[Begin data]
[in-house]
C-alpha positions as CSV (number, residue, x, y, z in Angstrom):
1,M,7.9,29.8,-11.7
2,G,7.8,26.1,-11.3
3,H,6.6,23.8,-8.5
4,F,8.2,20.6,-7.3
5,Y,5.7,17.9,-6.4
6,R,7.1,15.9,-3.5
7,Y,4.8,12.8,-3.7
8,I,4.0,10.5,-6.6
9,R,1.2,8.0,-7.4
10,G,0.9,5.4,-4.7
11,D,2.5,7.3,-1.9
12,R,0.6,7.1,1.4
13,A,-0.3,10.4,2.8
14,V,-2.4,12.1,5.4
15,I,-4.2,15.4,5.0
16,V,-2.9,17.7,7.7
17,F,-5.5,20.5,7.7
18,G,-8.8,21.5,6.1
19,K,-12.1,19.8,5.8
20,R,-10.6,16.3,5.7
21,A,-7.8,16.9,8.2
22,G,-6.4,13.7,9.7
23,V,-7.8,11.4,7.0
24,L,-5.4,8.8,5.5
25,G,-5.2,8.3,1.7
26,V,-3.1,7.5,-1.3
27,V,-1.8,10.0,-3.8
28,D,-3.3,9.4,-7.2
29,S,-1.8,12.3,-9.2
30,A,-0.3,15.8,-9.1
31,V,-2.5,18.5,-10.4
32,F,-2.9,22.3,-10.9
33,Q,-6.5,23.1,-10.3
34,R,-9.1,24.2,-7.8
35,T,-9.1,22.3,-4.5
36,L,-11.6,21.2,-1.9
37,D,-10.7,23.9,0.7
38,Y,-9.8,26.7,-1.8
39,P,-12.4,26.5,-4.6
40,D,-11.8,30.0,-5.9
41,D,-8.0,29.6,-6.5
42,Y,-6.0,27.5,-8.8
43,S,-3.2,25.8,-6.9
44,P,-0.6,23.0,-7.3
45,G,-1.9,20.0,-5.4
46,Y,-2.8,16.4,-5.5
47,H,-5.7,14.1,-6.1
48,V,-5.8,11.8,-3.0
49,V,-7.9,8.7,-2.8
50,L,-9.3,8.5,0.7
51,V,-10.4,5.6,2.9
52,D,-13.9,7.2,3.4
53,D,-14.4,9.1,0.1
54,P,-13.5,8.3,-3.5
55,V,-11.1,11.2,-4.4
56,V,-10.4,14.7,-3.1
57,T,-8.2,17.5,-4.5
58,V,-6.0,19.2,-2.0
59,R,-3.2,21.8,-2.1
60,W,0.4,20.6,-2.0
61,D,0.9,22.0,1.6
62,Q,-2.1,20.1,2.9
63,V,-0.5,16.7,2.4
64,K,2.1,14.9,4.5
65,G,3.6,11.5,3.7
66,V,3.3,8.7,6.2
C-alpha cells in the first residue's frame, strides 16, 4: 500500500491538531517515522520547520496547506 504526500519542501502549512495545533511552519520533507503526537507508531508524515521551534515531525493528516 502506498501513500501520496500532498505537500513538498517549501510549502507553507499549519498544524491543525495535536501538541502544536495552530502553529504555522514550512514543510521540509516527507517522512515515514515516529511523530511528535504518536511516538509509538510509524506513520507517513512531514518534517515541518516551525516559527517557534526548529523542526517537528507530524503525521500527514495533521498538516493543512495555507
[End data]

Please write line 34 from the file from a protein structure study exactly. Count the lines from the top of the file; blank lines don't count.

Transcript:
32,F,-2.9,22.3,-10.9